Grace was married twice, first to cinematographer Gerald "Jerry" Slick from 1961 to 1971, and then to stage lighting designer Skip Johnson from 1976 to 1994.  She has one daughter, China Wing Kantner (born January 25, 1971), with former Airplane guitarist Paul Kantner with whom she had a relationship from 1969 through 1975. 

 Notes, Trivia, and Unapologetic Infamy:

>  While appearing on the Smothers Brothers Comedy Hour in 1968, Grace donned blackface and raised her fist in a Black Panther salute to indicate her solidarity and anti-social views.

>  In typical Grace fashion, rather than get her blouse drenched during one rainy outdoors concert, she performed topless.  (She also exposed her boob during a CREEM magazine interview and allowed the photo to accompany the article.)

>  During an Airplane concert, she referred to the wealthy audience as “filthy jewels,” which because of her inebriated condition, was misunderstood as “filthy Jews,” a characterization that took months to live down.

>  Grace provided vocals for a piece known as “Jazzy Spies,” a series of animated shorts about the numbers 2 through 10 which aired on Sesame Street beginning on November 10, 1969.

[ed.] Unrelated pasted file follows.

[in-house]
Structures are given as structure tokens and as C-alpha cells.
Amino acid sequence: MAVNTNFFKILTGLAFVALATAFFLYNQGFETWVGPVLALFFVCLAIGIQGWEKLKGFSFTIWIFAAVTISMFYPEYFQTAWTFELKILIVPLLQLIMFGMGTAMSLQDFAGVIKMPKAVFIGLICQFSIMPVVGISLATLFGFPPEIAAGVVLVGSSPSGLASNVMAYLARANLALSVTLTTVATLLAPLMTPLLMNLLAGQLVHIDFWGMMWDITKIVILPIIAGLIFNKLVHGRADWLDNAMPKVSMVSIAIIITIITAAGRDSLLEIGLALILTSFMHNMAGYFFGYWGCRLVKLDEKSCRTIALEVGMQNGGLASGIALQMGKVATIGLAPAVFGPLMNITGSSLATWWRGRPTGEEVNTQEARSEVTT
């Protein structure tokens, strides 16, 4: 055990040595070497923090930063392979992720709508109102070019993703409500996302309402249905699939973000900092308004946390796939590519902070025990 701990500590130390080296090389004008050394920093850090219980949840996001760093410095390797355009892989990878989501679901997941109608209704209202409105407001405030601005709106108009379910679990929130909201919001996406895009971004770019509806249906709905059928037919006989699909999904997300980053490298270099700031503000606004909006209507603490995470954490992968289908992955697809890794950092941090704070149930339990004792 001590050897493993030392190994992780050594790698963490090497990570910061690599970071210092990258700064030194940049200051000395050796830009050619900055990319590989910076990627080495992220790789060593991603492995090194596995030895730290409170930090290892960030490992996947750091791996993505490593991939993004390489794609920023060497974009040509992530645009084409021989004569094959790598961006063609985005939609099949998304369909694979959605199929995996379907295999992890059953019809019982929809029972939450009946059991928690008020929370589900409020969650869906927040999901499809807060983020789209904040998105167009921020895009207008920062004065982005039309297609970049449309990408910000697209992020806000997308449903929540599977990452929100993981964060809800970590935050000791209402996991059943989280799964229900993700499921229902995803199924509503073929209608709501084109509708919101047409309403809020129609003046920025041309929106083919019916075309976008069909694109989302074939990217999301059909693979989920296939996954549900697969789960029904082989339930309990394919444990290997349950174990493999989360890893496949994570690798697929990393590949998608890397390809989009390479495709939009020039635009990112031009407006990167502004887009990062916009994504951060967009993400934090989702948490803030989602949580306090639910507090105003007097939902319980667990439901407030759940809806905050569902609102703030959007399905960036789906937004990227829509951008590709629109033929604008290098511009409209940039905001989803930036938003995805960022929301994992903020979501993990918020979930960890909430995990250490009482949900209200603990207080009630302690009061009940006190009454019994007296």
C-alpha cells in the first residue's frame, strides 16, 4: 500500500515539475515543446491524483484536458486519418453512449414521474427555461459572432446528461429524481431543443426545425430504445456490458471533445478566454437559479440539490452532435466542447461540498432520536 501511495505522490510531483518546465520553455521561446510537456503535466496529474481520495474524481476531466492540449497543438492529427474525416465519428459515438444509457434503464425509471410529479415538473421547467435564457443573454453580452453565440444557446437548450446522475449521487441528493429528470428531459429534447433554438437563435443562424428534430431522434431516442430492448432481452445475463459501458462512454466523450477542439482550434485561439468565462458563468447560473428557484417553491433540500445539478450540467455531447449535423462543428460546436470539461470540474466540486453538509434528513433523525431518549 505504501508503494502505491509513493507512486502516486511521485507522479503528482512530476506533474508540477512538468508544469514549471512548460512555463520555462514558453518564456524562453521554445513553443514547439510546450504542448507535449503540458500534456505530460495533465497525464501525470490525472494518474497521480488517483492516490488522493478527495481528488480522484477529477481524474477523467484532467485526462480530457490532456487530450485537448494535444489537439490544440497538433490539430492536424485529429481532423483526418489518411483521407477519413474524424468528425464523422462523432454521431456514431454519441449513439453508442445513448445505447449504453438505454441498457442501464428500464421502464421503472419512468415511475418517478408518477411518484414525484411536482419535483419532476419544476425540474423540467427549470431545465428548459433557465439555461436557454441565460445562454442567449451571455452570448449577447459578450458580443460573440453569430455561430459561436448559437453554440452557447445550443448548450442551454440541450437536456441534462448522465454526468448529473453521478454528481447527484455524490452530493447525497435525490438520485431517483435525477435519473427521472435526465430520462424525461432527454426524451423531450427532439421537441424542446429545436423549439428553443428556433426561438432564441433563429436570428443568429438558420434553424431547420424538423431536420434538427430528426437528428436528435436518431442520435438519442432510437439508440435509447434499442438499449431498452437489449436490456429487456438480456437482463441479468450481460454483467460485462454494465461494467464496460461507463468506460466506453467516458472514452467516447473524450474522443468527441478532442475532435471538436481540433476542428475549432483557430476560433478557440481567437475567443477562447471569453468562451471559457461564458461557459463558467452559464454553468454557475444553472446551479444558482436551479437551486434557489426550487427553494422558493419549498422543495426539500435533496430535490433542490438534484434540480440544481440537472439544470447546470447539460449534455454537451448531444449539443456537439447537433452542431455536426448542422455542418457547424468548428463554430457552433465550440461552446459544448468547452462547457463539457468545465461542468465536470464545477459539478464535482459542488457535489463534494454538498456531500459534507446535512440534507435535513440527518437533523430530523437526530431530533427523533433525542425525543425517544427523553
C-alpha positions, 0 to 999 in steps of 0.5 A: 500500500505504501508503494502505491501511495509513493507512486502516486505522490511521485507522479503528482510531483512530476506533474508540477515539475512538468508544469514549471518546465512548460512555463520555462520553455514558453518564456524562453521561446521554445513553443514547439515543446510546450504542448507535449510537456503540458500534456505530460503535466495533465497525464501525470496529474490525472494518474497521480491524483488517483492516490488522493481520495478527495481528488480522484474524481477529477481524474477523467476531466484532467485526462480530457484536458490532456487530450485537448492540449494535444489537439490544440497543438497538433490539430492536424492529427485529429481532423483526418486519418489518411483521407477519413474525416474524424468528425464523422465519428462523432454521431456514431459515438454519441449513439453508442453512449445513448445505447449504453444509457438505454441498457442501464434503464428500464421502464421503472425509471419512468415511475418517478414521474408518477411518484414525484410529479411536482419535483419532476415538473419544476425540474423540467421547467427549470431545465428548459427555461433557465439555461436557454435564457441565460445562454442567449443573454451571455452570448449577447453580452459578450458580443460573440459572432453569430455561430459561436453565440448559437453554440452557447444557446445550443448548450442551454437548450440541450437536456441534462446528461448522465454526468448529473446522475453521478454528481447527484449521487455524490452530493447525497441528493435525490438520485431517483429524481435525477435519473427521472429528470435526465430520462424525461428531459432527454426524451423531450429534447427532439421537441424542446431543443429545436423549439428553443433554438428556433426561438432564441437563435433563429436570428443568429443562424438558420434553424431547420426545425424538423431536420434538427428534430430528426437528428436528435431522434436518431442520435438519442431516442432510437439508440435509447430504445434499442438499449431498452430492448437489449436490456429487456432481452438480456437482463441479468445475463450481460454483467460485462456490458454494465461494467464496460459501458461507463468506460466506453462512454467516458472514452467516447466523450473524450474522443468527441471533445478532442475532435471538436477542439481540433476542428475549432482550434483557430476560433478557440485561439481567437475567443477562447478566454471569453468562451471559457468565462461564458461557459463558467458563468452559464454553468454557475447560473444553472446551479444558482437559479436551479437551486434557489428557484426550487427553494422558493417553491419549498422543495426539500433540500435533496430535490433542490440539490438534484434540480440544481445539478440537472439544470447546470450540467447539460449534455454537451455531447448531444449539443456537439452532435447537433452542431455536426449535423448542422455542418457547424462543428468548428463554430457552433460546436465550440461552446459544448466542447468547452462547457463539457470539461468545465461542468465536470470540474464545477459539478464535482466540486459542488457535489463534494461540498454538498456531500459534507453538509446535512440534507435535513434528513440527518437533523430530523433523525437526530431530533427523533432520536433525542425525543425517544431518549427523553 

>  One of Grace’s most (in)famous incidents occurred in April of 1970 when she was invited to a reception hosted by President Richard Nixon’s daughter, Tricia, at the White House.  Although the organizers initially had no idea who Grace was or of her political views, when she attempted to enter with her personal “bodyguard”—’60s radical Abbie Hoffman--she was barred from attending.  Grace later stated that had they been allowed in, she and Abbie were planning to spike Nixon’s tea with LSD.

>  In August 1972, Grace and Paul Kantner were both arrested in Akron, Ohio during an altercation with police following a concert.  According to Grace, she had wandered on stage during an argument between the police and the band’s road manager without her glasses, and in an attempt to steady herself, had inadvertently grabbed onto a policeman’s uniform--which got her pepper-sprayed.  Then when Paul ran to her defense, he was pushed to the floor by police and arrested.

>  In 1978, Grace was dragged off the stage of a local San Francisco game show for supposedly “abusing the contestants.”